- Melisa Lyons Staff Writer
Today marks the 10-year anniversary of the Bluffton bus tragedy.
The Bluffton University baseball team, which included 33 players and head coach James Grandey, was traveling to Sarasota, Fla., for a double header on March 2, 2007, when the accident occurred.
Nine hours into the trip, their coach bus driver mistakenly traveled up an HOV exit ramp at 65 mph, tried to veer right at the T-shaped intersection and subsequently hit and went over the three-foot high safety barrier.
In the months afterward, this news organization published an award-winning series about the crash, the aftermath and the people involved. Here are some things to remember about this tragedy:
Seven people died as a result of this accident; bus driver Jerry Niemeyer and his wife Jean, who were the only people wearing seat belts, and five Bluffton players: Cody Holp, Tyler Williams, Scott Harmon, Zach Arend, and David Betts.
After hitting the barrier, the momentum of the bus caused it to “trip” over the wall and spin 180-degrees in mid-air. It landed in the middle of southbound I-75. Miraculously, the bus missed all traffic, coming closest to hitting a lone truck.
Much of the Bluffton contingent was able to leave Atlanta shortly thereafter, but seven remained hospitalized and would have to wait to return home.
Mike Ramthun, then a sophomore from Springfield, had his leg pinned under the bus for 45 minutes, but remarkably suffered from no broken bones.
On May 6, 2007, the wake for Jerry and Jean Niemeyer was held at Hartmon Sons Funeral Home in Columbus Grove, Ohio. Chuck Niemeyer, Jerry’s brother, told this newspaper he would understand if not a single Bluffton player, coach or official showed up at his brother’s wake, but that was not the case. Shortstop Ryan Baightel, university President James Harder and other players and coaches filed in that day to pay their respects to the Niemeyers.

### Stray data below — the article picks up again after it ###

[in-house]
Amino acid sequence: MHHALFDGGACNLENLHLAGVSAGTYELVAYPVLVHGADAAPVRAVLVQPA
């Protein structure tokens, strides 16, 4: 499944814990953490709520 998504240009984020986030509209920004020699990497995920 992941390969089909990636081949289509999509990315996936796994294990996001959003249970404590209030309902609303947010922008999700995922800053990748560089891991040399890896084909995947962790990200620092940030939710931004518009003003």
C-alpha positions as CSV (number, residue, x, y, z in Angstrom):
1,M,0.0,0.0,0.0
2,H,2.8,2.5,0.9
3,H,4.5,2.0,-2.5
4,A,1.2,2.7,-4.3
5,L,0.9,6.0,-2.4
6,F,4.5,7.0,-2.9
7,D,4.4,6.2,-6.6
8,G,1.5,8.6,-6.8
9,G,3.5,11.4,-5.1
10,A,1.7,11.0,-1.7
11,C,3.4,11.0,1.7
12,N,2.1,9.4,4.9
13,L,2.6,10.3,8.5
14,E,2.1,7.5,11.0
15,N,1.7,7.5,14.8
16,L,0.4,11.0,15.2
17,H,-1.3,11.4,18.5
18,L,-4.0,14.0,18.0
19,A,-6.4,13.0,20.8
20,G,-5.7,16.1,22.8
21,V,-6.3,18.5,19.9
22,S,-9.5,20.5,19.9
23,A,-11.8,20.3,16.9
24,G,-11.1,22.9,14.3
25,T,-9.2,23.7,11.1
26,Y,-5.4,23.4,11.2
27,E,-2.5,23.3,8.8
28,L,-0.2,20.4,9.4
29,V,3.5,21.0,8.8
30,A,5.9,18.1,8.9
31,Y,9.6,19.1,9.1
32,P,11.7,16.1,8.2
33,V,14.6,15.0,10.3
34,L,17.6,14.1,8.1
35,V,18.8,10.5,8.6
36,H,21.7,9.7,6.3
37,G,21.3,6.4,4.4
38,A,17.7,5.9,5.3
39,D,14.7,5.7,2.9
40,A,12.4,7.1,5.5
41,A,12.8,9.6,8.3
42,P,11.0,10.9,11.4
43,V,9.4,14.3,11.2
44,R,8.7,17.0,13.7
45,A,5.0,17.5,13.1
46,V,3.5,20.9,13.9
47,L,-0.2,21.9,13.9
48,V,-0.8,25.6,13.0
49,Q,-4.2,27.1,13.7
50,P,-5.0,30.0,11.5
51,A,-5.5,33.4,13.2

The news broke on March 9, 2007, almost a week to the minute after the bus crash, that Zach Arend had died. Arend suffered from severe head trauma, a lacerated liver, a crushed sternum, collapsed lungs, and a fractured pelvis.
Bluffton President James Harder started to talk with players and coaches less than two weeks after the crash about getting back on the field. Ninety percent of their equipment was lost in the bus crash, and many of the coaches and players were still recovering from injuries.
The baseball community came together and responded to Bluffton’s need for equipment. The Cleveland Indians and the Cincinnati Reds sent balls and other equipment. The Florida Marlin sent baseball gloves, and Nike agreed to donate new jerseys.
More than 2,500 people attended Bluffton’s game against the College of Mount St. Joseph, the first game since the bus crash. At the beginning of their season opener, on March 30, 2007, the team took a moment to pray and remember their five fallen teammates.
During this game, the team wore black uniforms, instead of their school colors, white and purple, to honor their teammates. The five teammates were also honored by five white banners in the outfield.